GPS-X-00001 \\Whale\data\documents\Gps\X\Original\GPS-X-00001. e: eccentricity. the U. Space Systems Division. orient it around its central body and define the position of a satellite on the orbit. ? argument of perigee is the angle from the ascending nodes to perigee point. The L1 signal is modulated to transmit the civilian C/A code.doc Page 26 . i: inclination angle. The Julian date for GPS time zero is 2. 6 January 1980 at Greenwich. Defense Mapping Agency. military P codes and the NAV message. gives the size of the orbit. in the Julian calendar. GPS time zero is defined to be midnight UTC. The classical orbital elements used in the GPS navigation message are: a: semi-major axis.444.42 MHz. Ionospheric Refraction The change in the propagation speed of a signal as it passes through the ionosphere. ITS à see Intelligent Transport System JPO (Joint Program Office) An office within the U. The JPO is responsible of managing the development and production aspect of the GPS system and is staffed by representatives from each branch of the U. which gives the rotation of the orbit plane from reference axis.42 MHz) transmitted by the NAVSTAR satellites. Julian date The number of days that have elapsed since 1 January 4713 B. Kalman Filter A numerical method used to track a time varying signal in the presence of noise. The constants define the shape of an ellipse or hyperbola.Reference Document µ-blox ag sign. and Australia.5. In practice ionospheric disturbance such as delays can affect the accuracy of GPS measurements when measuring at long range.S.S. gives the shape of the orbit.The GPS Dictionary . Unlike GLONASS satellites. NATO member nations. measured along the orbit in the direction of the satellites motion ν: true anomaly gives the location of the satellite on the orbit L1 and L2 L1 is the primary L band signal radiated by each NAVSTAR satellite at 1575.60 MHz and is modulated with the military P-Code and the NAV message. This frequency carries the C/A code used for the standard positioning service (SPS) and the P code used for the precise positioning service (PPS). L1 Frequency One of the two radio frequencies (1575. all NAVSTAR satellites transmit on the same frequencies.244. Saturday/Sunday. L2 has a frequency of 1227. Keplerian Orbital Elements The set of six independent constants which define an orbit-named for Johannes Kepler (15711630). Air Force Systems Command. military. If the signal can be characterized by some number of parameters that vary slowly with time. gives the angle of the orbit plane to the central body's equator ?: right ascension of the ascending node.C. Department of transportation.S. then Kalman Filtering can be used to tell how incoming raw measurements should be processed to best estimate those parameters as a function of time.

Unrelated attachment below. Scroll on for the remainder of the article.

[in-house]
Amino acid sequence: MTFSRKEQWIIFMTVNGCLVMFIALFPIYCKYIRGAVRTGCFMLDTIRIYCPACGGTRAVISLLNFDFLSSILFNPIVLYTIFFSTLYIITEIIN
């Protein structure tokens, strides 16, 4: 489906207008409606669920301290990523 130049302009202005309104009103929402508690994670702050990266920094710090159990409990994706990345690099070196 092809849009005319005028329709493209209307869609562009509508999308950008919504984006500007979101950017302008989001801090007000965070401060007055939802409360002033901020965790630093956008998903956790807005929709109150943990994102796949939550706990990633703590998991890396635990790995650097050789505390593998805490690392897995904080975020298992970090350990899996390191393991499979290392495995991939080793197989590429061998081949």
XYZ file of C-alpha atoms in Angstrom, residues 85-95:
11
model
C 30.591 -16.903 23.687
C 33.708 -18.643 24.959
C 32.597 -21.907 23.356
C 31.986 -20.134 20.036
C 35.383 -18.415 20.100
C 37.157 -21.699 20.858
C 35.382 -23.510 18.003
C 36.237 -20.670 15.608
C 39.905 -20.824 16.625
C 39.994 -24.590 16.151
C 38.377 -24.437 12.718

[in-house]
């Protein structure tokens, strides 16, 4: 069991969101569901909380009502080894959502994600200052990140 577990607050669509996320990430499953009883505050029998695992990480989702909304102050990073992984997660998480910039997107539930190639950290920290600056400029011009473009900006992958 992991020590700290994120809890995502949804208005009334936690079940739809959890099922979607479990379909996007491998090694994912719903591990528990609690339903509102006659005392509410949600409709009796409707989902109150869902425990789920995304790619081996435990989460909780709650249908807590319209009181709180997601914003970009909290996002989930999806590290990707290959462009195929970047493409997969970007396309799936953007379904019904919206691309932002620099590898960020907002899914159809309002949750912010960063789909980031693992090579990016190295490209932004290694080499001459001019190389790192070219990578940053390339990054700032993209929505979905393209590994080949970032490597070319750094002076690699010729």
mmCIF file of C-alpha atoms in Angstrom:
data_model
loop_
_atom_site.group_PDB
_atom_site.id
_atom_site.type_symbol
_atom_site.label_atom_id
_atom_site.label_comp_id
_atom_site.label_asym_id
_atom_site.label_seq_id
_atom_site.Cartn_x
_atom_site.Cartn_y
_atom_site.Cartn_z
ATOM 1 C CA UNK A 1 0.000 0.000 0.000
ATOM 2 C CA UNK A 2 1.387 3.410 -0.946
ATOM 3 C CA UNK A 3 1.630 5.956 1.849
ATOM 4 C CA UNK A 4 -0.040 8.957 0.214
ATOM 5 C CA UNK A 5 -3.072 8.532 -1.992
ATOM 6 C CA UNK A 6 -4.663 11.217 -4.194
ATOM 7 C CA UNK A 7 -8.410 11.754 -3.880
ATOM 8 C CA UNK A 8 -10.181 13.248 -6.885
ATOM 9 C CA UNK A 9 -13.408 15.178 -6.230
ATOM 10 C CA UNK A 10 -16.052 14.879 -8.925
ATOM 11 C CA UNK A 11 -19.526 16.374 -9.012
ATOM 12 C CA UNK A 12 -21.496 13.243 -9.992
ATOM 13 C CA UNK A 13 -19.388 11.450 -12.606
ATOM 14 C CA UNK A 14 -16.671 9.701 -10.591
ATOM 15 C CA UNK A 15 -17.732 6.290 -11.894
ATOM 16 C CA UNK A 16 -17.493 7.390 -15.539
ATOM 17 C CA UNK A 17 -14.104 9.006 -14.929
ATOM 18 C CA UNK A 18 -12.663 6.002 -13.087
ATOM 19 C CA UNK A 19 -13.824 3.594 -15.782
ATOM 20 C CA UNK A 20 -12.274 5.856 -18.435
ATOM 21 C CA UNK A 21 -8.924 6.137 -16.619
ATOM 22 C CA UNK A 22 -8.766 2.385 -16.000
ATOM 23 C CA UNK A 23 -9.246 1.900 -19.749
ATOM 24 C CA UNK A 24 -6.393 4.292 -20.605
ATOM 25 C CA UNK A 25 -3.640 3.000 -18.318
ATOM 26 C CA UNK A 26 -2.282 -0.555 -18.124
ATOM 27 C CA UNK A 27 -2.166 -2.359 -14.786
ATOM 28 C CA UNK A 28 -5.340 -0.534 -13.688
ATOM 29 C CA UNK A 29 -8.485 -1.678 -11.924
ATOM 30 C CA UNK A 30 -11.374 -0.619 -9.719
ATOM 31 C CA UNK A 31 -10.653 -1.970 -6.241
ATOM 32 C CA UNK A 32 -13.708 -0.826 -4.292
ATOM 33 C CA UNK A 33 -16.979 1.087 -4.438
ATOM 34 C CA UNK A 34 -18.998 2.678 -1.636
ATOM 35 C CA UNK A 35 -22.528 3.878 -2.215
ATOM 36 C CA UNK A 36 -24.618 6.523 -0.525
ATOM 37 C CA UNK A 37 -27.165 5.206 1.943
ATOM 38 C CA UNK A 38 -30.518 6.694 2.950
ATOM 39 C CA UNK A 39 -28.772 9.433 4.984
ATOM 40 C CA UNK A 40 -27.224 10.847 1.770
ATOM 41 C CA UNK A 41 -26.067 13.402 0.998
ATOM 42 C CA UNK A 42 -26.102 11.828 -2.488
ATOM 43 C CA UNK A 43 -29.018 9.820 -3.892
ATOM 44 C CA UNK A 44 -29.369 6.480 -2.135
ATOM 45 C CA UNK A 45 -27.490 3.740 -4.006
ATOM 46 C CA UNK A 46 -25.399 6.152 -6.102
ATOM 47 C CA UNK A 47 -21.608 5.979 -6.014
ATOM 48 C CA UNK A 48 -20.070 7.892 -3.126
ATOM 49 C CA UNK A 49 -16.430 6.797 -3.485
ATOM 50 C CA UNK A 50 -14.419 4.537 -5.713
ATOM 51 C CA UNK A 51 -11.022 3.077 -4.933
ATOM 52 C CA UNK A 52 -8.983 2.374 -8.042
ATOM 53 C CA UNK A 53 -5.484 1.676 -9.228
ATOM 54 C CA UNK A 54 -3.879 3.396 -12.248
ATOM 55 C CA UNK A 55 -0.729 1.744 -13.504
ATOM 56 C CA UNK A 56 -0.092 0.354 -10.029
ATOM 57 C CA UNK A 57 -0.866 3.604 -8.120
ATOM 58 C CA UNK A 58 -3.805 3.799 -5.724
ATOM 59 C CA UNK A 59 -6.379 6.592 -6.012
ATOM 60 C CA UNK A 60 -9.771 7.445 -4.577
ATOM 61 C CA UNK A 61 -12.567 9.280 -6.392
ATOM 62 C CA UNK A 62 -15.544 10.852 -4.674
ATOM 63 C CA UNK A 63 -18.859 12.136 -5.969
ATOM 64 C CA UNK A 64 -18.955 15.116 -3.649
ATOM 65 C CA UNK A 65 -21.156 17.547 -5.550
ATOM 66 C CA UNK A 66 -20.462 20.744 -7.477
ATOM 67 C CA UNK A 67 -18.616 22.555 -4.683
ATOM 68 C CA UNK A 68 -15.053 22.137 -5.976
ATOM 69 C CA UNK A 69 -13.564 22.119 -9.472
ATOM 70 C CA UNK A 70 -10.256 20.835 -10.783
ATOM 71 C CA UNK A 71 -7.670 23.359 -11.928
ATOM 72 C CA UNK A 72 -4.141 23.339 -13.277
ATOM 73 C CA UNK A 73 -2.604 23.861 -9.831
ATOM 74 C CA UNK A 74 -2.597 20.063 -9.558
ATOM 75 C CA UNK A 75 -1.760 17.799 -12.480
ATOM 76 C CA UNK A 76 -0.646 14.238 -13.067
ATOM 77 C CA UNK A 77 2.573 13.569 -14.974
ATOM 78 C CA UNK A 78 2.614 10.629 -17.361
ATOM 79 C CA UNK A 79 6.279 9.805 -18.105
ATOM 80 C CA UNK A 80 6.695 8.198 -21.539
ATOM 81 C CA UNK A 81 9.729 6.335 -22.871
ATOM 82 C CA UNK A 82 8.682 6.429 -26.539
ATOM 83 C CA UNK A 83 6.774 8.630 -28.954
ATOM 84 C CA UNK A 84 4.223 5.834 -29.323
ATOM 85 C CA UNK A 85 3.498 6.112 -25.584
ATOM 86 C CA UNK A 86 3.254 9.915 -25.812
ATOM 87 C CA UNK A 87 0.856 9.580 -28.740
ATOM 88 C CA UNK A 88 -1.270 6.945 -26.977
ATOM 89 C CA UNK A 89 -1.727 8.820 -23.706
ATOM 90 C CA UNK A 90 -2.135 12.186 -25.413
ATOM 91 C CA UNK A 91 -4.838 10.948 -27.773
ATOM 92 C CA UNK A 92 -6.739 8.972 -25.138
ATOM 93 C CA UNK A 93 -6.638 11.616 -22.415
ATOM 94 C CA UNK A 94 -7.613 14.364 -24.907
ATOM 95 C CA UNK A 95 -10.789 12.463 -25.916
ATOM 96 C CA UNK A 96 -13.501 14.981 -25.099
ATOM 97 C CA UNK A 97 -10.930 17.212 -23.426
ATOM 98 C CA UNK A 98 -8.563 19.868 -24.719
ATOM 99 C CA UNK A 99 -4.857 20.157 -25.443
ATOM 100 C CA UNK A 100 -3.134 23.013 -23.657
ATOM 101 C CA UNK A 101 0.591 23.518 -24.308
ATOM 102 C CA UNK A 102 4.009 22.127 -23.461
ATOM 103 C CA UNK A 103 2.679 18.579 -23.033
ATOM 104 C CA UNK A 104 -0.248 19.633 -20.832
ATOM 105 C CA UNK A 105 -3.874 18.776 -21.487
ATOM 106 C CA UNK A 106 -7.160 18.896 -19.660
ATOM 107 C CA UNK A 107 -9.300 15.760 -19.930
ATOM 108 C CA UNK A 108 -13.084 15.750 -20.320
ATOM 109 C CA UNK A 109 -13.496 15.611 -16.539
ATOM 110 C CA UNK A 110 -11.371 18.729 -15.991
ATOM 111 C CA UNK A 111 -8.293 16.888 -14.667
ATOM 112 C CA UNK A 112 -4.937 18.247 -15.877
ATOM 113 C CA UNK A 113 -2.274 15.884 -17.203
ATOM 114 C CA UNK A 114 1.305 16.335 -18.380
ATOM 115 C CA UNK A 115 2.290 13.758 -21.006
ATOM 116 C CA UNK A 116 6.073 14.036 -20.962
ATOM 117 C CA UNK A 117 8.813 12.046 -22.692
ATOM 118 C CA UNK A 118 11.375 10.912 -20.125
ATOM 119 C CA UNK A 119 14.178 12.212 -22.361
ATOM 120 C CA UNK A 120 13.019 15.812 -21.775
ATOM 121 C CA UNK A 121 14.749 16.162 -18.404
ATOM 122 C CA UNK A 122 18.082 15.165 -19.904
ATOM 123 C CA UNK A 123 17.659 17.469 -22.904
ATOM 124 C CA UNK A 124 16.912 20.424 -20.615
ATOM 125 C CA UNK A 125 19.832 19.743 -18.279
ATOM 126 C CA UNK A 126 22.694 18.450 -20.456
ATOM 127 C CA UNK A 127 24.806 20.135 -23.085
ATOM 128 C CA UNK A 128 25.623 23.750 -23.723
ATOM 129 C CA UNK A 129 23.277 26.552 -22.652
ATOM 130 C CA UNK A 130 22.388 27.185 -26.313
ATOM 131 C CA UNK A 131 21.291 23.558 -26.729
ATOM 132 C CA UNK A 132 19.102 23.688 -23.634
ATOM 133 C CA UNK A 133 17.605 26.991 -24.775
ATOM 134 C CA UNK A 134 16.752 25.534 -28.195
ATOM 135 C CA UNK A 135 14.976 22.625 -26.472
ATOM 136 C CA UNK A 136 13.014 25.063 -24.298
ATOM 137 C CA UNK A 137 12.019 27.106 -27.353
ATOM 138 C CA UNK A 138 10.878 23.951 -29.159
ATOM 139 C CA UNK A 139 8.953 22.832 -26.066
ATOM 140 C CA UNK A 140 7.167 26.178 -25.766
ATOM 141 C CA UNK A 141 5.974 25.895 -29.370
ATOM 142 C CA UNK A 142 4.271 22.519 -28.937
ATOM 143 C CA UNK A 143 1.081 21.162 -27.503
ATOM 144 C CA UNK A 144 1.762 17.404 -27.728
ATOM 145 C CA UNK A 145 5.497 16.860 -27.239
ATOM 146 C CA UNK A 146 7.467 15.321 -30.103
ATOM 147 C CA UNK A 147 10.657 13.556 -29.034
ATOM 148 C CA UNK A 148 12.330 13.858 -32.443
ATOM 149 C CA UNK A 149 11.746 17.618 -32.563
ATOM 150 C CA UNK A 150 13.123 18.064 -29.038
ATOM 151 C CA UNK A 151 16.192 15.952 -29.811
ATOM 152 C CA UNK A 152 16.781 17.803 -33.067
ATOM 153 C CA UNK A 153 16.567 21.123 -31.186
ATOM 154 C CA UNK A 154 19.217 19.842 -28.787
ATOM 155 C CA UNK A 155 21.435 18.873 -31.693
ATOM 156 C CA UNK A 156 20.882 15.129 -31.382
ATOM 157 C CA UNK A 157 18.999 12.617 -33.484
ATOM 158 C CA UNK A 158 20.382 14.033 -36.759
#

doc Page 27 . LAAS .The GPS Dictionary . Longitude.6 MHz and 1575. L2 Frequency One of the two radio frequencies (1227.5000 MHz) transmitted by the GLONASS satellites.à see Local Area Augmentation System Latitude A position's distance north or south of the equator measured by degrees (°)from -90° to +90° or 0° to 90° (N or S). The Earth spins on its axis. Altitude) Geographical coordinate system used for locating places on the surface of the Earth.Reference Document µ-blox ag L1 Frequency Band One of the two radio frequency bands (1602. LLA (Latitude. Latitude and longitude are angular measurements. each GLONASS satellite transmits on a separate frequency within this band.1256.60 MHz and carries the P-code and navigation message. The GPS carrier frequencies (1227.5625 MHz .42 MHz. LBS à see Location Based Service Line-of-sight In order for the GPS receiver to receive signals from the satellites. each GLONASS satellite transmits on a separate frequency within this band.5000 MHz) transmitted by the GLONASS satellites. L2 Frequency Band One of the two radio frequency bands (1246.1615. it must have an unobstructed view to them.4375 MHz . This frequency carries only the P code used for the precise positioning service (PPS). The L1 broadcast is modulated with the C/A and P-codes and with the navigation message. which intersects the surface at the north and south poles. The poles are the natural starting place for the graticule.6 MHz) transmitted by the NAVSTAR satellites. Unlike NAVSTAR satellites. a spherical grid of latitude and longitude lines. Objects such as tall buildings and bridges can block the line-of-sight needed by the receiver to obtain a position solution Liquid Crystal Display (LCD) Produced by applying an electric field to liquid crystal molecules and arranging them to act as light filters.42 MHz) are in the L-band. L2 Signal The second L-band signal is centered at 1227.. L-Band The group of radio frequencies extending from 390 MHz to 1550 MHz. LNA à see Low Noise Amplifier GPS-X-00001 \\Whale\data\documents\Gps\X\Original\GPS-X-00001. expressed as degrees of a circle measured from the center of the Earth. L1 Signal The primary L-band signal transmitted by each GPS satellite at 1572. Unlike NAVSTAR satellites.